Just who should deliver family legal services in Ontario?

Just who should deliver family legal services in Ontario?

In late June, the Law Society of Ontario released a consultation paper on the Family Legal Services Provider Licence, seeking input from stakeholders about the components of the licensing framework as well as contextual information to help determine “the effectiveness of the licence in addressing access to justice needs.”

This paper is the result of a (so far) four-year process that began when the then-Attorney General of Ontario and the then-Treasurer of the Law Society appointed Justice Bonkalo to lead a review of family legal services. Her review confirmed what many of us already knew: more than half those involved in family court proceedings in Ontario did not have legal representation, which had a negative impact on their cases as well as on the court system itself.

Among her recommendations was that the Law Society develop “a specialized licence for paralegals to provide legal services in family law.” Understandably, this recommendation was met with a powerful and mixed response from lawyers, legal clinics, litigants and other stakeholders.

The current consultation paper reflects work done since the Bonkalo Report was released in late 2016, including the 2017 decision of Convocation to approve the development of a licence for licensed paralegals and “others with appropriate training” to offer “some” family law legal services and to assess “what additional family legal services by providers other than lawyers, and including advocacy, are in the public interest.”

As Luke’s Place Support and Resource Centre, where I am the Legal Director, and the Barbra Schlifer Commemorative Clinic commented in May 2017, we have been concerned throughout the process about the apparent lack of attention being paid to family violence:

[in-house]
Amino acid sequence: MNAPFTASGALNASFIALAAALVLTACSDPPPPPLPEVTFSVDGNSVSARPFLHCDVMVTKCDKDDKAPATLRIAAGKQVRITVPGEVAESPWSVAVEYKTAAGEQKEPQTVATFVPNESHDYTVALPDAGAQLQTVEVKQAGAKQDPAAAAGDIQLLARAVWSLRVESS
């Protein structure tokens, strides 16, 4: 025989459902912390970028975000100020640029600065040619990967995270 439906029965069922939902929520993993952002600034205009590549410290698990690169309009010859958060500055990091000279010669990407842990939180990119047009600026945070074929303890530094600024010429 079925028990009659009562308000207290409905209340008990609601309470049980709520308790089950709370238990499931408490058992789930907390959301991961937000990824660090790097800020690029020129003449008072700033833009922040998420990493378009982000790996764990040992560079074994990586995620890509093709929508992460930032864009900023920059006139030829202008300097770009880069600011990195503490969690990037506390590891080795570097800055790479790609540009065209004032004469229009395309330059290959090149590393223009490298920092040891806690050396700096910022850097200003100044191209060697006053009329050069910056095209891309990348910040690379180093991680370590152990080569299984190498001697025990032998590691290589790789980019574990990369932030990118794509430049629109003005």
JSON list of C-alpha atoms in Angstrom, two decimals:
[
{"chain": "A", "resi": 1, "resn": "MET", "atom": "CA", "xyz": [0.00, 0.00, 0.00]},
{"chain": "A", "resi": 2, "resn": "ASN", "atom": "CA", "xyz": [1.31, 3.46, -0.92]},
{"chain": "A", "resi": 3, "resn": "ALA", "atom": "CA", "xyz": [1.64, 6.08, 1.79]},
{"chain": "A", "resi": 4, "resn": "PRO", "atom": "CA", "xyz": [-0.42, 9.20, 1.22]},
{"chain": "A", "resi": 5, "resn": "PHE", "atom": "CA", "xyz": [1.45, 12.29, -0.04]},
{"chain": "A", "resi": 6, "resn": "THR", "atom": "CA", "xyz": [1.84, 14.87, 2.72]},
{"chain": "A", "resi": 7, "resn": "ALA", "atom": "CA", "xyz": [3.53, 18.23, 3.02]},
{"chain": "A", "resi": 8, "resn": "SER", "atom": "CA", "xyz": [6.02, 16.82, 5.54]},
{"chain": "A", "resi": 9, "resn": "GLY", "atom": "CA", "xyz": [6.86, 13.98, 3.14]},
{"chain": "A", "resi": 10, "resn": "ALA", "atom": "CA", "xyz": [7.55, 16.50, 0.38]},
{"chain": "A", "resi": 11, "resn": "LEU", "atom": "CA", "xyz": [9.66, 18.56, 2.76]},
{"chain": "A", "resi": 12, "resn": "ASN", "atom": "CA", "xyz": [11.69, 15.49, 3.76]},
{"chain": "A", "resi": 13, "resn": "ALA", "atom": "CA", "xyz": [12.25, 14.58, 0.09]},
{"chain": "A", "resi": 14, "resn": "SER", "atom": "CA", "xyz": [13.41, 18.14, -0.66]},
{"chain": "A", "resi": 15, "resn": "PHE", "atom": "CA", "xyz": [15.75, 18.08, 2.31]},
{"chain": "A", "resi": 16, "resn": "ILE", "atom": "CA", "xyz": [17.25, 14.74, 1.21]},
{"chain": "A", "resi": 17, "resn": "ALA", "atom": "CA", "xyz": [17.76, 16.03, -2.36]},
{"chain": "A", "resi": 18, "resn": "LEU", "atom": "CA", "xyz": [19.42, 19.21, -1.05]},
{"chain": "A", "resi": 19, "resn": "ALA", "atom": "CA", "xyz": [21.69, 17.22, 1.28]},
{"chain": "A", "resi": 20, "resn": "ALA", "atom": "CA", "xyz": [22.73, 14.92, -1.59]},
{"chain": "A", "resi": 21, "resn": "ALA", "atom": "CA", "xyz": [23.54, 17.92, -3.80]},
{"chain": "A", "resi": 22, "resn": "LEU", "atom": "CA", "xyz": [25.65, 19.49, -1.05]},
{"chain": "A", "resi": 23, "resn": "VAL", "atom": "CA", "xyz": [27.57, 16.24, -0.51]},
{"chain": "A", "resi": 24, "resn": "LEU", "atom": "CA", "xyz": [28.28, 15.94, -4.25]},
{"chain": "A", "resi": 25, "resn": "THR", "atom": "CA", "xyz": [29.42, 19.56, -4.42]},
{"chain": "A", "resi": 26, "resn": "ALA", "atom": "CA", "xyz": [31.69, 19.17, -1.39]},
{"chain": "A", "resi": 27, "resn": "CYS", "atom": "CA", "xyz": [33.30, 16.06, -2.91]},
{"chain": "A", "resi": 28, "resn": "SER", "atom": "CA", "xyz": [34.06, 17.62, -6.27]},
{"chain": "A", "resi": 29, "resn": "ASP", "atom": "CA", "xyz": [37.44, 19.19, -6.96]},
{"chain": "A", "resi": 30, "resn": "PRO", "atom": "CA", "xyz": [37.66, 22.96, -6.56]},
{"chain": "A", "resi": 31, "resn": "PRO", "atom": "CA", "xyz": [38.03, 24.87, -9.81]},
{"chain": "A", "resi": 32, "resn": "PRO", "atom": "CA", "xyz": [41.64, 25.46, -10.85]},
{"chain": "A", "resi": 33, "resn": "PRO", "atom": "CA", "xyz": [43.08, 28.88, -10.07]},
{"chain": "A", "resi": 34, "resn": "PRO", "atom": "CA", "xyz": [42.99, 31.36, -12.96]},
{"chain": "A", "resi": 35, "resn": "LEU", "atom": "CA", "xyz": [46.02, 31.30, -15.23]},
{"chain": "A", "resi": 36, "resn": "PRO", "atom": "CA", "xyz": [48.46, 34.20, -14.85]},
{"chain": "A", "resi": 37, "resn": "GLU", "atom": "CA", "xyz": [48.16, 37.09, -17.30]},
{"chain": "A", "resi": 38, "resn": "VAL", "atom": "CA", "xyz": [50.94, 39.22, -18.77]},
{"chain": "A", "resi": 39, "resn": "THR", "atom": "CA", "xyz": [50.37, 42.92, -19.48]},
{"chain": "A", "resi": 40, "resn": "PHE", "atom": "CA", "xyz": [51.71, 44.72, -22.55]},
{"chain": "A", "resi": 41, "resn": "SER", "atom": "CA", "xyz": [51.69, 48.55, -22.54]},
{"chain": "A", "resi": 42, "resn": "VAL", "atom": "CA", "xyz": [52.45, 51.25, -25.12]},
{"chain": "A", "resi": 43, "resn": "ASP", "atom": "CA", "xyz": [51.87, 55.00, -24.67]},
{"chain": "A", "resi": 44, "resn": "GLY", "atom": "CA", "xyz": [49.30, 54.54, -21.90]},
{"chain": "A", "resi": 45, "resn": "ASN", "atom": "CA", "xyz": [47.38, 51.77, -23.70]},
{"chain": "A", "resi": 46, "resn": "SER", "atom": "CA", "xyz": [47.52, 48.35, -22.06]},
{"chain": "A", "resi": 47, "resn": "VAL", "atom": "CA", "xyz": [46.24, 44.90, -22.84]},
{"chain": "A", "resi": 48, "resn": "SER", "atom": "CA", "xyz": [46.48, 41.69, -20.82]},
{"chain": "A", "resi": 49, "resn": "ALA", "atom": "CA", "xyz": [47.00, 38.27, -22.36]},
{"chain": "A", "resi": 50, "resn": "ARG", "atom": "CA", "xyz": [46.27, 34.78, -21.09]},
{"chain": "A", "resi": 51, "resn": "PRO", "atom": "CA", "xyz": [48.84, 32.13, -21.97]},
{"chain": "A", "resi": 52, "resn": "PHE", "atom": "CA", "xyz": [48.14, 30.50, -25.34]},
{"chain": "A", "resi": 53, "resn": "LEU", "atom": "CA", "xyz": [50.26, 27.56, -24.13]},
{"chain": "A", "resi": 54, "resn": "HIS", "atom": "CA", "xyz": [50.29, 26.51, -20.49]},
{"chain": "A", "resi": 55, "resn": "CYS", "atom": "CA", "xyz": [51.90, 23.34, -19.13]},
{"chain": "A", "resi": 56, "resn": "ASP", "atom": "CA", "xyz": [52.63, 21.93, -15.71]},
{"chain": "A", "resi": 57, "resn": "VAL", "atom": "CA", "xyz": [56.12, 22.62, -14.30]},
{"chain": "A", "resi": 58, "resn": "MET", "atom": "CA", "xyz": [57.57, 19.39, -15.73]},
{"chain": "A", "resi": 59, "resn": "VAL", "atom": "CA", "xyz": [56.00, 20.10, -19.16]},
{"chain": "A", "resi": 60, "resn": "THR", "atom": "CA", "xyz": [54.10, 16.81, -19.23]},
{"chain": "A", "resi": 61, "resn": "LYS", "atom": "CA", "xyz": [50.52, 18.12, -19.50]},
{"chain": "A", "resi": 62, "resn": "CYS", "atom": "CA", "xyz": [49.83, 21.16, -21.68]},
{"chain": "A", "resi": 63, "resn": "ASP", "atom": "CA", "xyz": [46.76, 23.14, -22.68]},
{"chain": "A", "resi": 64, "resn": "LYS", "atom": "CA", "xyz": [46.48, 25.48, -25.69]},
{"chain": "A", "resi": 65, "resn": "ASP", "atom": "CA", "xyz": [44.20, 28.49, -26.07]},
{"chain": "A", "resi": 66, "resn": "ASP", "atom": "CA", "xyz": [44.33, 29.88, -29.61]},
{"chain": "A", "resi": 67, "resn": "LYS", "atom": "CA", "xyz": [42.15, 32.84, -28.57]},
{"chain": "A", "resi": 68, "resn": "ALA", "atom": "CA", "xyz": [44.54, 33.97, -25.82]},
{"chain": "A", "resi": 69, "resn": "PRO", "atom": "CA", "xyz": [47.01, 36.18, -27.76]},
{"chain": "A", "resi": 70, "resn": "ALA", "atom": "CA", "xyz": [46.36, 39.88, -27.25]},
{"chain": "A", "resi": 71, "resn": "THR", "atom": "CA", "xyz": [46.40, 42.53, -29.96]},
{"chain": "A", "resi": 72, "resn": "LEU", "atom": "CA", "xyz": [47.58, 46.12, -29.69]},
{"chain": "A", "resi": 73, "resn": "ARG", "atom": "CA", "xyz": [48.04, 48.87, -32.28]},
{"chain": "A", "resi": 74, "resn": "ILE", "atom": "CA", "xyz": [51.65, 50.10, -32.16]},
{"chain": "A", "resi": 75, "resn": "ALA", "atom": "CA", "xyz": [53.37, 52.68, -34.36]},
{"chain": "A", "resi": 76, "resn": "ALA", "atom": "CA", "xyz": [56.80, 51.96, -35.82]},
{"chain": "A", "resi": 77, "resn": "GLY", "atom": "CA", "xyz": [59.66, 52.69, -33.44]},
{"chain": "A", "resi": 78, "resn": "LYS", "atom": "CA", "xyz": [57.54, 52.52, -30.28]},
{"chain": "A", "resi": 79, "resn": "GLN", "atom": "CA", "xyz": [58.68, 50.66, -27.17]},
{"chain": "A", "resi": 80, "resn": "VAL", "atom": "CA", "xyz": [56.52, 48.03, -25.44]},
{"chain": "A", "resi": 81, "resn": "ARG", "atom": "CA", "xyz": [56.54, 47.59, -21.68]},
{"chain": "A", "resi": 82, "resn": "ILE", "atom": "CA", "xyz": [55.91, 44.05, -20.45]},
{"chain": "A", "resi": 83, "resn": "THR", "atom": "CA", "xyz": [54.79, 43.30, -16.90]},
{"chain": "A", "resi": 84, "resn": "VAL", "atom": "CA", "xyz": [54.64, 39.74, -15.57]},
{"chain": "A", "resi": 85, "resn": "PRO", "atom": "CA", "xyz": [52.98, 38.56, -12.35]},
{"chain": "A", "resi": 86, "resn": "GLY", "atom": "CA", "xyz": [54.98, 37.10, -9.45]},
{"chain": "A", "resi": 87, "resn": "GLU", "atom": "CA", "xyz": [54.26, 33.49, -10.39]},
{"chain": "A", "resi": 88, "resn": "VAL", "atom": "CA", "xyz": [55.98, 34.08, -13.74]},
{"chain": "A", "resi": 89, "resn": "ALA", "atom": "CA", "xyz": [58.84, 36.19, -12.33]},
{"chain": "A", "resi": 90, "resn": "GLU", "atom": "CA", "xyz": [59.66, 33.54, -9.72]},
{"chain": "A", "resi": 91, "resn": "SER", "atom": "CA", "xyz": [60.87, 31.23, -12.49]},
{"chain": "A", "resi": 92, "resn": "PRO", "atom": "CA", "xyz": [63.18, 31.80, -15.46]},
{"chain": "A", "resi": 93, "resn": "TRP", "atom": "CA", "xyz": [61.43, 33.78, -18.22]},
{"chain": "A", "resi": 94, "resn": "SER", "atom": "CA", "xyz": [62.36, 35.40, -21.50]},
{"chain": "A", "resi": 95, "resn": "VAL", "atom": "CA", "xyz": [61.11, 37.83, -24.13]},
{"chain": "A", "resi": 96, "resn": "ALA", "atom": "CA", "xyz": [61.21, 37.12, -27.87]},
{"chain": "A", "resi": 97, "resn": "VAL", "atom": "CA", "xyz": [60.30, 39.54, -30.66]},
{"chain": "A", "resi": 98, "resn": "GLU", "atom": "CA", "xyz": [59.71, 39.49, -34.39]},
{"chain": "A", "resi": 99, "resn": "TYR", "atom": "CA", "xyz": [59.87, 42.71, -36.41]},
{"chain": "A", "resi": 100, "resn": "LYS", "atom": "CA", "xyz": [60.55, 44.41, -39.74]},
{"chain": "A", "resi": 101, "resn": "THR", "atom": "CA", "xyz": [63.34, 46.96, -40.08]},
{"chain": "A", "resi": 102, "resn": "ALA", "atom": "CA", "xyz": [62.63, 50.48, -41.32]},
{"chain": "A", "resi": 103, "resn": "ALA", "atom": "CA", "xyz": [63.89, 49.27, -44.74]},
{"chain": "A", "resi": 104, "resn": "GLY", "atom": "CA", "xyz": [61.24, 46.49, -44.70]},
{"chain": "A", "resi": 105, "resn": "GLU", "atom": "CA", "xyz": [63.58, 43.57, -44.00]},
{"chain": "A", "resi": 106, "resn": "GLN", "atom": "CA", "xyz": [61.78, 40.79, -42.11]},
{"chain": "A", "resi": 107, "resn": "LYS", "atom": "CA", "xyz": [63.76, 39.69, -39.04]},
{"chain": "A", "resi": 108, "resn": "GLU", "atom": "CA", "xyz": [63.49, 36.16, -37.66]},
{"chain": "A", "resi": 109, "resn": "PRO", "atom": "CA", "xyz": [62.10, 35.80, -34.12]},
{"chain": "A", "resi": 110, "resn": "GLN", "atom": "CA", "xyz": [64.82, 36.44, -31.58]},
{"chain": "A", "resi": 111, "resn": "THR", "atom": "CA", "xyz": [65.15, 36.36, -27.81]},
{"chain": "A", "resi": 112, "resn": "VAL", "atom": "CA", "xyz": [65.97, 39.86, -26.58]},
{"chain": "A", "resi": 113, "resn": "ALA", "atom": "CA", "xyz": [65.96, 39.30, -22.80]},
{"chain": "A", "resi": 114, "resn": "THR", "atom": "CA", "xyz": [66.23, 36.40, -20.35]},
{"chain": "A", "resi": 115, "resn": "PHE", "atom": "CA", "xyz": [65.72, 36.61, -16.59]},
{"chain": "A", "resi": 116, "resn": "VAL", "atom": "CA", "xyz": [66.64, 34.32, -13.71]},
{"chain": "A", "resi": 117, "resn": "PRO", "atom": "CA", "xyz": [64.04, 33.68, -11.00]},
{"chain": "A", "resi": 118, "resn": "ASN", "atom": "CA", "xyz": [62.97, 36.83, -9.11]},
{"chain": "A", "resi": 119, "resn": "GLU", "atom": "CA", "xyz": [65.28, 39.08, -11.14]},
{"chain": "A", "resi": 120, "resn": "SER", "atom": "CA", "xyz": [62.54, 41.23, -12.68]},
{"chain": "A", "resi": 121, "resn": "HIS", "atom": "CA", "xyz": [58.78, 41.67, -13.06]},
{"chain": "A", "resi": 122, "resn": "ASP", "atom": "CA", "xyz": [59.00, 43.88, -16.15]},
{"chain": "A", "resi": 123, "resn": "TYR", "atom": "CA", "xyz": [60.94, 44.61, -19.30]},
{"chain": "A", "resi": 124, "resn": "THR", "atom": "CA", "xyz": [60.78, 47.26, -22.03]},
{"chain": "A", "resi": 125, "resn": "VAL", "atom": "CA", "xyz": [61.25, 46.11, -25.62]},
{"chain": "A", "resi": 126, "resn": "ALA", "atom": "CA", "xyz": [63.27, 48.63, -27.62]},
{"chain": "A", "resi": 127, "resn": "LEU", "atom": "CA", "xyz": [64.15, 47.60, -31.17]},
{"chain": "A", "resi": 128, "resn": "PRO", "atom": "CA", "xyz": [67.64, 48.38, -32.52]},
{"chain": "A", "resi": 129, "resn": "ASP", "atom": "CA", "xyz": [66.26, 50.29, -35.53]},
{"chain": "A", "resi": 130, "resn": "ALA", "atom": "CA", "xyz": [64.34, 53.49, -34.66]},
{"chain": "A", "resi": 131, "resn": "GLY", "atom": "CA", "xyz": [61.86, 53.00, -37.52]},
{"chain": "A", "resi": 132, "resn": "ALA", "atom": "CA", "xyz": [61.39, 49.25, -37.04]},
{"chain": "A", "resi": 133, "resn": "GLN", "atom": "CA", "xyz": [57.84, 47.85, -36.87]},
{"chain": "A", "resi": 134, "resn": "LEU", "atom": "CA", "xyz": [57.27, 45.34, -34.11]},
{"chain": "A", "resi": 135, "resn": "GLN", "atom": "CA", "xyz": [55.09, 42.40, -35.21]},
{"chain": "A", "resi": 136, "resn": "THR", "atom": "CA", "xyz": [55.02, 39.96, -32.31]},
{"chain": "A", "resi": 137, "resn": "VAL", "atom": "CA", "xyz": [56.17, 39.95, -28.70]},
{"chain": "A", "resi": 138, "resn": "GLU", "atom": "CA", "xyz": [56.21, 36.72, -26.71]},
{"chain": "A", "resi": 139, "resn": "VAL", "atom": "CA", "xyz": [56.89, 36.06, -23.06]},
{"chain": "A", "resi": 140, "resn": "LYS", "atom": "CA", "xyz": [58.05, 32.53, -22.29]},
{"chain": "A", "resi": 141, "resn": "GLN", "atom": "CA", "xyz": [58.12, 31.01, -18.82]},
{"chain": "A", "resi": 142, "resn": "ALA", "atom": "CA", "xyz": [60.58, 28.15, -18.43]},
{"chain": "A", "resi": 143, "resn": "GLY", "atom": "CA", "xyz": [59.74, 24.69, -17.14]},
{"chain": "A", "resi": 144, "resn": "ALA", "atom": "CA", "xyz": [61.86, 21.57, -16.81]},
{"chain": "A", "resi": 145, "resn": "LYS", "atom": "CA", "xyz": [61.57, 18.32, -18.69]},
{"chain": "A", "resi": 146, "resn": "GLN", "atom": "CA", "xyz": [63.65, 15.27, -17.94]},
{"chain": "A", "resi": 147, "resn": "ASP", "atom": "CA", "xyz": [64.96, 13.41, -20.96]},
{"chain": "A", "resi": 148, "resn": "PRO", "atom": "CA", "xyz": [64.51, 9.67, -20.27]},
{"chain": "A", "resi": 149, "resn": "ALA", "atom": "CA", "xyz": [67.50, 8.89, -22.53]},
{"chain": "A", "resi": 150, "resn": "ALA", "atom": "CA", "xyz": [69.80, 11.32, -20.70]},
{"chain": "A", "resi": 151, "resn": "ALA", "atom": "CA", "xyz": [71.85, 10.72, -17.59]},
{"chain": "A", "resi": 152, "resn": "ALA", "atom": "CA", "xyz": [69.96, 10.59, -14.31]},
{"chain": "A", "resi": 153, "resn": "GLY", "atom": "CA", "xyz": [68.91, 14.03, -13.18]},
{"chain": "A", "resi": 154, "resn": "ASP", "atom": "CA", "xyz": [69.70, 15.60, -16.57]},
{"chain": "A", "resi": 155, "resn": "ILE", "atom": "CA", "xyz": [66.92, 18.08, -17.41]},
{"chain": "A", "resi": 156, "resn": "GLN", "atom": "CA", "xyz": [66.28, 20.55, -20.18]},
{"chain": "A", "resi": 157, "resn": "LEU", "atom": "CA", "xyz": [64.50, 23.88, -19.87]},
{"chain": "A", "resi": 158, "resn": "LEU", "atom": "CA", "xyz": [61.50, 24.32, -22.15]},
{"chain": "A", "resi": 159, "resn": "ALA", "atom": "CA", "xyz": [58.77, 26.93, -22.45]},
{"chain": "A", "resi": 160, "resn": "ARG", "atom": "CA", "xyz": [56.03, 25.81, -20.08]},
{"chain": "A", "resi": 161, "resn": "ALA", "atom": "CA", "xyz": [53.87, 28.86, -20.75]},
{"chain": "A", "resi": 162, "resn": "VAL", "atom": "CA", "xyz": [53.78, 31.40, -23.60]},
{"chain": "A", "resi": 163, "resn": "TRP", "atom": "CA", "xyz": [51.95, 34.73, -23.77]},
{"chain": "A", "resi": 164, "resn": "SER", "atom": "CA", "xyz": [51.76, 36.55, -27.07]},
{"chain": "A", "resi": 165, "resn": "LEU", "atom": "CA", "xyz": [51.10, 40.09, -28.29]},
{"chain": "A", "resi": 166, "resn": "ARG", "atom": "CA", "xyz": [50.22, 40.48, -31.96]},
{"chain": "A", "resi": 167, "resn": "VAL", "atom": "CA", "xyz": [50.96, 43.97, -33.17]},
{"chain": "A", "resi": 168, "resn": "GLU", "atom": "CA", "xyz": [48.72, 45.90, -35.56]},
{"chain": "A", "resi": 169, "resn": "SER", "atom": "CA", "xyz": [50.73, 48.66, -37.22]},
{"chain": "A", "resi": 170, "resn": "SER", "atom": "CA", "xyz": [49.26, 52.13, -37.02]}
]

These cases make up some of the most serious that move through Ontario’s family courts: serious in terms of immediate and long-term physical and emotional safety for litigants and their children and serious in terms of legal outcomes that can impact a family for many years into the future.

At that time we argued for, among other things, a cautious approach towards licensing of paralegals:

[M]any of the women we serve who do not qualify for legal aid and cannot afford a lawyer would also be unable to afford to pay for a paralegal . . . [A]ny issue in a case involving family violence is complex because of the dynamic of the abuse, which continues long after separation. These cases require a specialized response.  . . .We do not believe that paralegals generally would bring the level of legal education that these cases require . . . [which] could lead to the ongoing increased risk of harm to survivors of family violence and their children.

I am disappointed that the current consultation paper does not address the issue of family violence more directly and in greater depth.

In particular, I am concerned that the scope of permissible activities may extend to delivering legal services related to parenting orders and decision-making. Post-separation arrangements for children are often a lightning rod for an abuser, who uses the threat of taking the children as a means of intimidating his former spouse and manipulating her into agreeing to outcomes that are not in the best interests of the children or safe for her.

Very little mention is made of domestic violence in the competencies set out for FLSPs under the proposed new regime. Further, there does not appear to have been consultation with subject experts (ie survivors of family violence and those of us who work with them in the family law context), nor any indication that our expertise might be used in the development and delivery of training.

Many of us support – cautiously – this move towards licensing paralegals to provide some family legal services in some contexts. However, the unique issues faced by survivors of family violence must be front and centre as the next steps are undertaken.

I look forward to the current consultation process recently announced by the LSO. It is imperative that the voices of survivors as well as those who provide legal supports, including but not limited to legal representation, for women fleeing abuse to be included in the discussions so we can move ahead collaboratively in a direction that protects the interests and well-being of these vulnerable Ontarians who turn to family law for assistance.

This article was originally published by The Lawyer’s Daily, a part of LexisNexis Canada Inc.

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